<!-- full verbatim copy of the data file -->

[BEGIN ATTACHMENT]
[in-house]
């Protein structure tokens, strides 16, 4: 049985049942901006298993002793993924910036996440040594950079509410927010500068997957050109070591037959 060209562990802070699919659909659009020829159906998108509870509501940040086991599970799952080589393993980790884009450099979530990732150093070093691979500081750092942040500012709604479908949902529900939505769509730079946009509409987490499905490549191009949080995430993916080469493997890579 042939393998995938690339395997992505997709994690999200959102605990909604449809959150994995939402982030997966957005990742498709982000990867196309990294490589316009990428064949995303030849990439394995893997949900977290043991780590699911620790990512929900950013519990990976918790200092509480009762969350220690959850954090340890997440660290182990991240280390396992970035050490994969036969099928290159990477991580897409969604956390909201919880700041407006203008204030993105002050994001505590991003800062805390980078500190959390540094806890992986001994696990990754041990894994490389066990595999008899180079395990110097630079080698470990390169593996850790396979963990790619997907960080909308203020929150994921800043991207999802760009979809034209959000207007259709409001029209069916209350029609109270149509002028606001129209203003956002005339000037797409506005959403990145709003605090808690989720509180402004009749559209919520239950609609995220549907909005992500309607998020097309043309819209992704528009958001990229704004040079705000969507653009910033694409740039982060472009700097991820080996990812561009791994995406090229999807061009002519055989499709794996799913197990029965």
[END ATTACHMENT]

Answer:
[in-house]
């Protein structure tokens, strides 16, 4: 049985049942901006298993002793993924910036996440040594950079509410927010500068997957050109070591037959 060209562990802070699919659909659009020829159906998108509870509501940040086991599970799952080589393993980790884009450099979530990732150093070093691979500081750092942040500012709604479908949902529900939505769509730079946009509409987490499905490549191009949080995430993916080469493997890579 042939393998995938690339395997992505997709994690999200959102605990909604449809959150994995939402982030997966957005990742498709982000990867196309990294490589316009990428064949995303030849990439394995893997949900977290043991780590699911620790990512929900950013519990990976918790200092509480009762969350220690959850954090340890997440660290182990991240280390396992970035050490994969036969099928290159990477991580897409969604956390909201919880700041407006203008204030993105002050994001505590991003800062805390980078500190959390540094806890992986001994696990990754041990894994490389066990595999008899180079395990110097630079080698470990390169593996850790396979963990790619997907960080909308203020929150994921800043991207999802760009979809034209959000207007259709409001029209069916209350029609109270149509002028606001129209203003956002005339000037797409506005959403990145709003605090808690989720509180402004009749559209919520239950609609995220549907909005992500309607998020097309043309819209992704528009958001990229704004040079705000969507653009910033694409740039982060472009700097991820080996990812561009791994995406090229999807061009002519055989499709794996799913197990029965």